Monday, May 29, 2006

Gone Racin'
Coke 600

It's the years longest race and for me it was a helluva long workday. (So why am I blogging about it now at (start time) 1:19am???)

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The (not-so)quick rundown of my day looks like this....

Cars on Track

7:17am - Wake up...Drive to Lowes Motor Speedway...

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9:30am - Shoot a story with Ryan Seacrest taking the 170 mile per hour tour of the track by Kyle Petty...

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10:45am - Take Photos of said story shoot...

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11:00am - Dub In-Car Footage of the Ryan Seacrest ride along.

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11:30am - Edit Nat Pack Story(no reporter, all video and sound I shot) of the morning with Seacrest.

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5:30pm - Dub Story from my laptop edit computer back to my XD Disc.

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6:00 - Stop and talk to Bucky Covington.(more pictures)

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6:30 - Feed Story back to station through WSOC microwave truck. (Thanks WSOC!)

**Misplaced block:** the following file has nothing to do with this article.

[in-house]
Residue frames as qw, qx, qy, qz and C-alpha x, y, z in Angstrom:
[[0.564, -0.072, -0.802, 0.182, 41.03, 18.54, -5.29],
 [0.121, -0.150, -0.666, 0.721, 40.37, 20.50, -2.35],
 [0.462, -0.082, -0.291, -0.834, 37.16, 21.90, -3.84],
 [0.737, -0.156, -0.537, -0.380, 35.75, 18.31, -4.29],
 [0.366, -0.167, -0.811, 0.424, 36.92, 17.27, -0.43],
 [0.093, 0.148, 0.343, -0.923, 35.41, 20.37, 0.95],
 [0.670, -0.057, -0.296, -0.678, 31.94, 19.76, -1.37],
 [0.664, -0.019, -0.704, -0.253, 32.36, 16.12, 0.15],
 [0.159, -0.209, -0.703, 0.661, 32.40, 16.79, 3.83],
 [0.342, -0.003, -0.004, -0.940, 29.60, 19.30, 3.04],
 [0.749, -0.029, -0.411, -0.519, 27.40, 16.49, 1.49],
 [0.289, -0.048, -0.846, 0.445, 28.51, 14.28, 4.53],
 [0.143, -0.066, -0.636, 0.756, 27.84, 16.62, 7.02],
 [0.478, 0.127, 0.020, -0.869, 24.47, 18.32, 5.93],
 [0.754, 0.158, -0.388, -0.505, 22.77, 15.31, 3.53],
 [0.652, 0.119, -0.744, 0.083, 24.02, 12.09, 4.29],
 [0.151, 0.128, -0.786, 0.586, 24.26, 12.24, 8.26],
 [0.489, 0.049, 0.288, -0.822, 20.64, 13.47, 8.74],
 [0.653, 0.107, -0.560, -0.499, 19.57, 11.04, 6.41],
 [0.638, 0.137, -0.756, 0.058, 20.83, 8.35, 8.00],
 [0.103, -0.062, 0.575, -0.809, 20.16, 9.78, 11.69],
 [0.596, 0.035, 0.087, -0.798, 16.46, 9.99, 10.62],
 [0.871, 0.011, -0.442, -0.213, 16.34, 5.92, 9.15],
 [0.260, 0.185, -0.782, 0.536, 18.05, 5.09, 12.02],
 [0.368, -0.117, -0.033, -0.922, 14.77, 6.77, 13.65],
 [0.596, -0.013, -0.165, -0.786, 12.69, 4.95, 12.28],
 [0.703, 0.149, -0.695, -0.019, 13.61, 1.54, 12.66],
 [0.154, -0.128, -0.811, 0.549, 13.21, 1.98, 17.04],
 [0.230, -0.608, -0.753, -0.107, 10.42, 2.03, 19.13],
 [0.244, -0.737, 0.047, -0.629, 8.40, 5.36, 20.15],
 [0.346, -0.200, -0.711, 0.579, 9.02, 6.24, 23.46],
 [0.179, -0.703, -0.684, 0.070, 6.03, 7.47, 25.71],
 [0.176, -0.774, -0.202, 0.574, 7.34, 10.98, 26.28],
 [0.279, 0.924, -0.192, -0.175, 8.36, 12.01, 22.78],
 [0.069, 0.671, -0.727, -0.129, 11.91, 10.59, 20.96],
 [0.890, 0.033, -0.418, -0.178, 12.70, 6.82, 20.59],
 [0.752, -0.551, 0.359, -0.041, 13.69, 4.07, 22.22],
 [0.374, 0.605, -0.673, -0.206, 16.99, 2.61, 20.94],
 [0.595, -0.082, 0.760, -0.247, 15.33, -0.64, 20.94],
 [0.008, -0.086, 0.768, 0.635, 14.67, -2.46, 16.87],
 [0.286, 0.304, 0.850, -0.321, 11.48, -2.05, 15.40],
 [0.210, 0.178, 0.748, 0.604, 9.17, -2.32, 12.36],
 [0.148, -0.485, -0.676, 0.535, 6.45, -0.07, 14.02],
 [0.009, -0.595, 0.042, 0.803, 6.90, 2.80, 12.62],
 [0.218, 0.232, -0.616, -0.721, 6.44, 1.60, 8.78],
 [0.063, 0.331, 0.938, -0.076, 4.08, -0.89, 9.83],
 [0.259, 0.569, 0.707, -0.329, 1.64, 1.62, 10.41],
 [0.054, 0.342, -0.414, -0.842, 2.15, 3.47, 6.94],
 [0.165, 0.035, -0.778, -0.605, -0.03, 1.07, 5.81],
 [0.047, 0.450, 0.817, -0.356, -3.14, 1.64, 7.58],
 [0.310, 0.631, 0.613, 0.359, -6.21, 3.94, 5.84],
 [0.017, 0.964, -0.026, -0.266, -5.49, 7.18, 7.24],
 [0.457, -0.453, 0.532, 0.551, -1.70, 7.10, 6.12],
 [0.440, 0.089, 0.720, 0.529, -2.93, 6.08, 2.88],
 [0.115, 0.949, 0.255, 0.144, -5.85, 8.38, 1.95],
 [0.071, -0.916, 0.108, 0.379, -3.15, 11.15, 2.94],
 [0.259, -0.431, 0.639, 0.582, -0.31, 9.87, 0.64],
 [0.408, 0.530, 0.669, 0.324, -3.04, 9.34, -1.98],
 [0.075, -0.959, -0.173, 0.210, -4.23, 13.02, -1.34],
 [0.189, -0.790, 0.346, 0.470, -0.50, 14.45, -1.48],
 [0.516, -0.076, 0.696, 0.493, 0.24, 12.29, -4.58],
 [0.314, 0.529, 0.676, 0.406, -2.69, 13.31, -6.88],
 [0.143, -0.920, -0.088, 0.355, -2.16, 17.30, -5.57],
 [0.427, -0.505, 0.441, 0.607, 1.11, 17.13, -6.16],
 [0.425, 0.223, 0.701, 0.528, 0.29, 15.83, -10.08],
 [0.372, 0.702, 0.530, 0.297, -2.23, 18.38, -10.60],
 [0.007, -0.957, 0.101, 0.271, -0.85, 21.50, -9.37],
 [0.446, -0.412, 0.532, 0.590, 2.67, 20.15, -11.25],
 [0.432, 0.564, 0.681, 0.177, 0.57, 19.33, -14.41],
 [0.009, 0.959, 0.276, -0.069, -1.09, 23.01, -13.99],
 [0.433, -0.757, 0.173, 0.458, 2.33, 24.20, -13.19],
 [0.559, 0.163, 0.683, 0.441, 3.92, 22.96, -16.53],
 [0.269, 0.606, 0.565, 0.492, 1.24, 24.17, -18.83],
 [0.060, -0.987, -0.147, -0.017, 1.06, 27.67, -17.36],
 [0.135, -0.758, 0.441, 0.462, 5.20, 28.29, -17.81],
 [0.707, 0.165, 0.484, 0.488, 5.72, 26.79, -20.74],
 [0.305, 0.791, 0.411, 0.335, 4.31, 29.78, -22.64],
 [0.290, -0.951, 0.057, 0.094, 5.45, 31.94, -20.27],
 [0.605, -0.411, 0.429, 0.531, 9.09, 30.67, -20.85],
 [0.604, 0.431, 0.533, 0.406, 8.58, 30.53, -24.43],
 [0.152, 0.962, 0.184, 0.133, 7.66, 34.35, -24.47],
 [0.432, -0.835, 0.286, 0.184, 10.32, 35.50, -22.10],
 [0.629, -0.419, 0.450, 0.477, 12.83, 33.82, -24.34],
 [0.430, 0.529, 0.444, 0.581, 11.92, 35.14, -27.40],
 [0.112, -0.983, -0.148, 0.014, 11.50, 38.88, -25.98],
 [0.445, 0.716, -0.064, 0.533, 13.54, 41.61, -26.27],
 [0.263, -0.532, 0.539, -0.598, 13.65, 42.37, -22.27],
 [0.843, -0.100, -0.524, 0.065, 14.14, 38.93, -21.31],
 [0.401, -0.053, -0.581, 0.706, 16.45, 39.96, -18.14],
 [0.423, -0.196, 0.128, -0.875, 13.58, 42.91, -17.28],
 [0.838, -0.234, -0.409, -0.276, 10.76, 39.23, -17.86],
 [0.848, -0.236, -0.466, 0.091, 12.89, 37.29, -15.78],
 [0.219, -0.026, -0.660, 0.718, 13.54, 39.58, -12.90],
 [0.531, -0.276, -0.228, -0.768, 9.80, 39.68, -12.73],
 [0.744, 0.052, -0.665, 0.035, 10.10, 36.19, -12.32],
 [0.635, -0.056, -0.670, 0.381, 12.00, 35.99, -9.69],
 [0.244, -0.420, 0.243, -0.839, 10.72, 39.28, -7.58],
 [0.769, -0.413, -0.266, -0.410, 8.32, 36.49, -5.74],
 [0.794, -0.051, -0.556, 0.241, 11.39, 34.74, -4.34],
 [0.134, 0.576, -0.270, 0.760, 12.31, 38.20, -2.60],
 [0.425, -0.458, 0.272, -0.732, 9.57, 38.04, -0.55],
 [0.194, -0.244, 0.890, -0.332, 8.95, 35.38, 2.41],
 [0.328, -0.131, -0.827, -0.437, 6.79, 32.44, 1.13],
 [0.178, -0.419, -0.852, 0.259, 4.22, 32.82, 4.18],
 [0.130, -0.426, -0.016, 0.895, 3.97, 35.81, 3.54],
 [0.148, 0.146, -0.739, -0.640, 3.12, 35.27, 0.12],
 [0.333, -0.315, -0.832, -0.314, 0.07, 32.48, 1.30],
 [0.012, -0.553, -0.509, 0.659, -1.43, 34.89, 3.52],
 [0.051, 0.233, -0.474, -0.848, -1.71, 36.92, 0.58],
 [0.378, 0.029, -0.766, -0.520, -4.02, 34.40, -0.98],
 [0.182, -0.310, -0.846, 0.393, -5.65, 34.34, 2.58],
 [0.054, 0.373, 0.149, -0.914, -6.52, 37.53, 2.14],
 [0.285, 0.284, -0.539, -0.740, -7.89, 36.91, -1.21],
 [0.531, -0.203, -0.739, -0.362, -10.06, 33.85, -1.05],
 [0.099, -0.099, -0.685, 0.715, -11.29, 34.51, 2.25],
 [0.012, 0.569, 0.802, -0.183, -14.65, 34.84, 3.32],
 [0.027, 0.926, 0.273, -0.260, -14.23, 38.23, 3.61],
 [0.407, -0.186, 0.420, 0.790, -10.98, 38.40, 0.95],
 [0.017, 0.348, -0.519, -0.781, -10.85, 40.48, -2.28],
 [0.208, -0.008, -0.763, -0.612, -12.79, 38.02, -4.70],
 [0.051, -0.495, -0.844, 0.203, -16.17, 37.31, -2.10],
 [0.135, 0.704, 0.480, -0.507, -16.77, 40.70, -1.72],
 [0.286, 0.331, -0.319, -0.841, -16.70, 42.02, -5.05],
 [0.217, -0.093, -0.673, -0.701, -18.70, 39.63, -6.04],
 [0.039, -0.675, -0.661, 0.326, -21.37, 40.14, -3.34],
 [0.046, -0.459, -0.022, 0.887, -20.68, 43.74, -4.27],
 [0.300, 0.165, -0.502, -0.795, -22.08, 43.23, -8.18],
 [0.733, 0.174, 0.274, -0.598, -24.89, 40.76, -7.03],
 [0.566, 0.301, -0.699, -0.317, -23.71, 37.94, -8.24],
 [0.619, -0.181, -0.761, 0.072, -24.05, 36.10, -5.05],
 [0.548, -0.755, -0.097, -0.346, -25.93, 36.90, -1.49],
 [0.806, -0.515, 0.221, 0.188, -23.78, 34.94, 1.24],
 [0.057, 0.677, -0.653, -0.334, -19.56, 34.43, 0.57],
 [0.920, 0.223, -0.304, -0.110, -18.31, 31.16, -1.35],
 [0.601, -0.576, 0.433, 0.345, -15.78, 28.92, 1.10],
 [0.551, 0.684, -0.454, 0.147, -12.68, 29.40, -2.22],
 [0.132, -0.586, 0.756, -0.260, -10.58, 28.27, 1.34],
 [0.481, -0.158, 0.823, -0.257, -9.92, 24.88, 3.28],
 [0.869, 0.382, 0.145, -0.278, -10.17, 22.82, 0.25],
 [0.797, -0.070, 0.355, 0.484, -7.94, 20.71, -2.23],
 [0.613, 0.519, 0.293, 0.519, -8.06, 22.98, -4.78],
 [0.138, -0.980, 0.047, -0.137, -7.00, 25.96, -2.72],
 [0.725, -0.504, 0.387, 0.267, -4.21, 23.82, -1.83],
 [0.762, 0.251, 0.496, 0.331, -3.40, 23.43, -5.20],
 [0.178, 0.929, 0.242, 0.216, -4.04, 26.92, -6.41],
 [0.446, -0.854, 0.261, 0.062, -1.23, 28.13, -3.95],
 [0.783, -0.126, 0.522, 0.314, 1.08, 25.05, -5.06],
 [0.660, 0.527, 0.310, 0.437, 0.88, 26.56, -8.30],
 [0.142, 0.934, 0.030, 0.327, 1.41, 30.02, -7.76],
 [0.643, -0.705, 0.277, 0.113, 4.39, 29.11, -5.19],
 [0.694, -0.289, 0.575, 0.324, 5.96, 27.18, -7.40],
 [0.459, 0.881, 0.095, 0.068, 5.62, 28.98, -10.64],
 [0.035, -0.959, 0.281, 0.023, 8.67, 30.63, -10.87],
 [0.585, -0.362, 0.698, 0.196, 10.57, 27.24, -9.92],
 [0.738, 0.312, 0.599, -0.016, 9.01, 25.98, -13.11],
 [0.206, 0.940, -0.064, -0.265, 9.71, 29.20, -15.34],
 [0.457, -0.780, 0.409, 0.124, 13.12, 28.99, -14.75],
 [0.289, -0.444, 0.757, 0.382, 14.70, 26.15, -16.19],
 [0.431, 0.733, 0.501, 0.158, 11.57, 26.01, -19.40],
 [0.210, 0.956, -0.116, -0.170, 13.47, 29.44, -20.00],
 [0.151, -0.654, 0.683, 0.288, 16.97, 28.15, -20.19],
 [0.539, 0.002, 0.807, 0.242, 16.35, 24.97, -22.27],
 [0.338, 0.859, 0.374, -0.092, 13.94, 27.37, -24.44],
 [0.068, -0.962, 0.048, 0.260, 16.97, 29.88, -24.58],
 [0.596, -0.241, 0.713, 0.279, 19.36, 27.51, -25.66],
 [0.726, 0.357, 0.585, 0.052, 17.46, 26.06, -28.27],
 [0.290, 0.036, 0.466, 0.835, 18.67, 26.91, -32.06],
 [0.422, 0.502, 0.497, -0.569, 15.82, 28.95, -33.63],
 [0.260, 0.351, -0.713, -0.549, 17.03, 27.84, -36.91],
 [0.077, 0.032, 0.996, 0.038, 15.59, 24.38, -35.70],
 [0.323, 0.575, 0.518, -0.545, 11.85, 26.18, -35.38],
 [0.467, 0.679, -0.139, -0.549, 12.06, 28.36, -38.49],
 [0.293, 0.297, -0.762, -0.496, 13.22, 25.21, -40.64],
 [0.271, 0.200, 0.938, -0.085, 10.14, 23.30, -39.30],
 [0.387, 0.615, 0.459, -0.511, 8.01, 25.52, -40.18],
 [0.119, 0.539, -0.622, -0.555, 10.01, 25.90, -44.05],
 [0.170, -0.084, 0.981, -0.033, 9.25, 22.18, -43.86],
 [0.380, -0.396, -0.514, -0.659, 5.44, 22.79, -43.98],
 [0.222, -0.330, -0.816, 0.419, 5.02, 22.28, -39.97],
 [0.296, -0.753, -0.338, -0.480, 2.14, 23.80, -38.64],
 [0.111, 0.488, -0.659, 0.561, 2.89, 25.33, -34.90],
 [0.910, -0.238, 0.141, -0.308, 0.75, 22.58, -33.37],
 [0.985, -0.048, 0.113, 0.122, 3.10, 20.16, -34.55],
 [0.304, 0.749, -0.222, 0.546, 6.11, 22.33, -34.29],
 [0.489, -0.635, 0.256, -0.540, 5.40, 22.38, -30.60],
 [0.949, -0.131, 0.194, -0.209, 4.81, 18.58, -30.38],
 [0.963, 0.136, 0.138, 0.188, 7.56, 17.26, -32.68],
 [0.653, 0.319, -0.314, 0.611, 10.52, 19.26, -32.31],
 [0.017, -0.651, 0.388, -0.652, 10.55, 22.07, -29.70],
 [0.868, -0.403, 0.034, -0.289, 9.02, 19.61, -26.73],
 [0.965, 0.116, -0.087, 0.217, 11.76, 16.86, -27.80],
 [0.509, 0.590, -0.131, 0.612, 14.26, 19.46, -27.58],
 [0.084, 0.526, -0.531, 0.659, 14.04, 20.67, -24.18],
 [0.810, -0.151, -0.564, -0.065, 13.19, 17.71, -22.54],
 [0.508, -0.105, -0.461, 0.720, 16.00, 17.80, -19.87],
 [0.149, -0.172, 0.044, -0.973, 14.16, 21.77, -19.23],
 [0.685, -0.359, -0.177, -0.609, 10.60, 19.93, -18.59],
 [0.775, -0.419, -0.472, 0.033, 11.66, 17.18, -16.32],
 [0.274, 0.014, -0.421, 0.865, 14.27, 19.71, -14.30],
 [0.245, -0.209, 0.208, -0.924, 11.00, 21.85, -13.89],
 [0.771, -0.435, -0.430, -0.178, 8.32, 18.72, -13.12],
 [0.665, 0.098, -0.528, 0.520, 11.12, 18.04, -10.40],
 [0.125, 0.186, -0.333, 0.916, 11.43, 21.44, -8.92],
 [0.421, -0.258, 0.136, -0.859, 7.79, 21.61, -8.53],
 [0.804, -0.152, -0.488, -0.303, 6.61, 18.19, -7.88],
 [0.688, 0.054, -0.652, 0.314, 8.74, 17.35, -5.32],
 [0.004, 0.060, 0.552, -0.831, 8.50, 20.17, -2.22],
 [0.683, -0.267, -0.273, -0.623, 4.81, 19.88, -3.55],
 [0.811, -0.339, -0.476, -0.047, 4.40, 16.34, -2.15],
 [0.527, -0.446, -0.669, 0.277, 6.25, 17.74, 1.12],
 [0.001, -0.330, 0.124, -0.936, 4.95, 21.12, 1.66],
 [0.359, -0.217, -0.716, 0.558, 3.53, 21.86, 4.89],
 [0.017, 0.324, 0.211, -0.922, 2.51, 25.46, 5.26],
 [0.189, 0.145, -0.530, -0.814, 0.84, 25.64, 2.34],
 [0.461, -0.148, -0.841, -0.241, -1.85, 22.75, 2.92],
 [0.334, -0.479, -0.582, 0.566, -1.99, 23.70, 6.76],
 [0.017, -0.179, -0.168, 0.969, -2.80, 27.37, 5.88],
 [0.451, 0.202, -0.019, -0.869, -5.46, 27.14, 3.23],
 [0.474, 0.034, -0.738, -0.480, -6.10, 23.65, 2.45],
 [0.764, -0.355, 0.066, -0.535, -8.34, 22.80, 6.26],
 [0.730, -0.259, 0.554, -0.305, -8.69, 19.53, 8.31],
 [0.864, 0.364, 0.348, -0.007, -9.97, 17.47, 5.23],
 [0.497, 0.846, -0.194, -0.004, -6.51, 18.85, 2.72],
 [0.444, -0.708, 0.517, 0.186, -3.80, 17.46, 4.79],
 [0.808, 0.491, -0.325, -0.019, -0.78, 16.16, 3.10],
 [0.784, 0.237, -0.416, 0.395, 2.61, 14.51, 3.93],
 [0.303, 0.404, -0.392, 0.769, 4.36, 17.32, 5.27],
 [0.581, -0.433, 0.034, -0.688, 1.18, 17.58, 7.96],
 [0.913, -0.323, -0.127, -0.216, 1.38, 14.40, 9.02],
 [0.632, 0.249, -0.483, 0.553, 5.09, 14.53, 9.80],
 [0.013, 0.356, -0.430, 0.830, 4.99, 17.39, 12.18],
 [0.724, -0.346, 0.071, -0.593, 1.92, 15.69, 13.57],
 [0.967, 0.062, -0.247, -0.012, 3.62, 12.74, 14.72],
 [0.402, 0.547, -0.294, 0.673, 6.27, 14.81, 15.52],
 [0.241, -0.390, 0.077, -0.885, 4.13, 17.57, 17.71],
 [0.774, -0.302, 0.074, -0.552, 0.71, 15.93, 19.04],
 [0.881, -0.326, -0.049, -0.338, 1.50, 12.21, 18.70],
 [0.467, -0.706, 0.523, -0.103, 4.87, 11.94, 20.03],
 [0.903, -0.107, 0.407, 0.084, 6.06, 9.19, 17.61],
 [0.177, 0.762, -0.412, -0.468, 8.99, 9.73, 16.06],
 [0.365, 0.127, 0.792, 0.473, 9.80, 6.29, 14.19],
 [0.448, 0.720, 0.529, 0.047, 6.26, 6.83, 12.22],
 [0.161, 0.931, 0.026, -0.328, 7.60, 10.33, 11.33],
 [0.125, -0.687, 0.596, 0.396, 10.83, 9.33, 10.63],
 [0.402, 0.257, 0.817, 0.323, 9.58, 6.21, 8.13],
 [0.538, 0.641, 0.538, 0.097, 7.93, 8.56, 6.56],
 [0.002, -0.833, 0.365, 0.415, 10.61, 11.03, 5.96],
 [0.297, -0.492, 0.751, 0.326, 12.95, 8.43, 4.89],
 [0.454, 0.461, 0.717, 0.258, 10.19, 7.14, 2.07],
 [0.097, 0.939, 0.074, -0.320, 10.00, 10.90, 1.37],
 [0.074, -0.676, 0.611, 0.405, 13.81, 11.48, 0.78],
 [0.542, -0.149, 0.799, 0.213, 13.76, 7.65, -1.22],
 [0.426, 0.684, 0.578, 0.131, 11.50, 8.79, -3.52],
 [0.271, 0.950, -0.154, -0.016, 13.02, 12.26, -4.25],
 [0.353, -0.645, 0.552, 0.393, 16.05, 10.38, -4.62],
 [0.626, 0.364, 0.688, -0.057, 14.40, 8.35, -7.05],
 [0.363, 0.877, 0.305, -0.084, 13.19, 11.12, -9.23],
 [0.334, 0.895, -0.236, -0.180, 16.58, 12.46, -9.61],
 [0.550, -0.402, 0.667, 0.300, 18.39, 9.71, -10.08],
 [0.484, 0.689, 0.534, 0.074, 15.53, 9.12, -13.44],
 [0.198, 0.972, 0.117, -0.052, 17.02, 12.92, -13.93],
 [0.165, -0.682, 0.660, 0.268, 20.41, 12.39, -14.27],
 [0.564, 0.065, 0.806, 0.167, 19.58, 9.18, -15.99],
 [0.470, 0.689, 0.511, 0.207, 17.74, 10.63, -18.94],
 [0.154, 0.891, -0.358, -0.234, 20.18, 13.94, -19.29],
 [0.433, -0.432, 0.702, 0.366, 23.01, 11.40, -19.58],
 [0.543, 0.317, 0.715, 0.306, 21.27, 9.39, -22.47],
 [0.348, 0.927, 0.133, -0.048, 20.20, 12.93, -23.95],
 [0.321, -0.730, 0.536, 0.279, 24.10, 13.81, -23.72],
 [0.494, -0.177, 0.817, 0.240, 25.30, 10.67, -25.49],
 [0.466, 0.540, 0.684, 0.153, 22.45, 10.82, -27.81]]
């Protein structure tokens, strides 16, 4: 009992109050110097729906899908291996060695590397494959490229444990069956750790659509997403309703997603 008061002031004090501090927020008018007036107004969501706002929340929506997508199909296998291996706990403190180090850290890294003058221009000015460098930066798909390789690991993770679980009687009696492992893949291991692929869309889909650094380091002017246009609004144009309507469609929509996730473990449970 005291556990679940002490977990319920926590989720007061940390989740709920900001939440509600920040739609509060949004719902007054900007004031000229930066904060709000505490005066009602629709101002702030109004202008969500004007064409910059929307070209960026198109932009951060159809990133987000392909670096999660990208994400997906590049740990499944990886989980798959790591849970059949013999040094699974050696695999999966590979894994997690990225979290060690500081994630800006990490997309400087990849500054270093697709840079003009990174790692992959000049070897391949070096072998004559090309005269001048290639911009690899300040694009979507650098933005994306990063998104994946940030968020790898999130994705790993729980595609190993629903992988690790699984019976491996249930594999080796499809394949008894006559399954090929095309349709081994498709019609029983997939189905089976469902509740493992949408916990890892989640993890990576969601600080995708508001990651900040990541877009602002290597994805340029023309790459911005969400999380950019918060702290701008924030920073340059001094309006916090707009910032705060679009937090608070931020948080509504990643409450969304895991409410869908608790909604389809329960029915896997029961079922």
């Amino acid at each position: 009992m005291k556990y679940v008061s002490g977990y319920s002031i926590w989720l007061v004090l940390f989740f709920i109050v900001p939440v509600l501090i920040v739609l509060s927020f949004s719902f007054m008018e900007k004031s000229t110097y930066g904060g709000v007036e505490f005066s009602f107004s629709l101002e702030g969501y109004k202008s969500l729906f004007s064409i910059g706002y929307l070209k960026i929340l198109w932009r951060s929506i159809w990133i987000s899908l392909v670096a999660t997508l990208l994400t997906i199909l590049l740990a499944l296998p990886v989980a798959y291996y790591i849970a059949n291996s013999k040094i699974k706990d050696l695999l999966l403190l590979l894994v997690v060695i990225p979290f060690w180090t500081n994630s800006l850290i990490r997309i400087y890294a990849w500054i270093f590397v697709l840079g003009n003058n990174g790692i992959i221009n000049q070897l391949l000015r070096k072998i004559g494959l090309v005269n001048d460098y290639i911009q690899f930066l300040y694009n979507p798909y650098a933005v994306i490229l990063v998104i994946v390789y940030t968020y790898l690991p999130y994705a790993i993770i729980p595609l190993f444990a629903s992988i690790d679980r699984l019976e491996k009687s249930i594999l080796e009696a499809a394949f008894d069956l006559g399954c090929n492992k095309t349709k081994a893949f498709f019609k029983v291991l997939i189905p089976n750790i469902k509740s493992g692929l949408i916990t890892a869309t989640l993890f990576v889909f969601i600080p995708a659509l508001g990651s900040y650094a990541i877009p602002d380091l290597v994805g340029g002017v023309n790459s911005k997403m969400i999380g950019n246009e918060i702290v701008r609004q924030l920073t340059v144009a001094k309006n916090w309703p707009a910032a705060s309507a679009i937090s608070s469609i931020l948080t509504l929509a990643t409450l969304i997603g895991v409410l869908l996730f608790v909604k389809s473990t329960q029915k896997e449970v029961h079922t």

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6:45pm - Drive to my new secret LMS Parking Spot outside of the track on the front stretch.

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7:00pm - Haul Camera, Tripod and Chairs to top of the Tower to shoot some the race from lap 100-ish to the end.

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(what kind of Coke Points do I get for this pic ;-)

10:30pm - Kasey Kahne wins race...Drive Home.

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11:45pm - Arrive Home.

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1:50 am Finish this blog.

Sunday, May 28, 2006

Seacrest OUT!!!
On the Racetrack

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Ryan Seacrest took to the racetrack today at Lowe's Motor Speedway before the big race. Way before actually. I've been at the track since 9am!

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Look for the story on Fox8 after the race! A few more details when I have a little more time!

Thursday, May 25, 2006

Investigative Report
Spankin' it in Cleveland!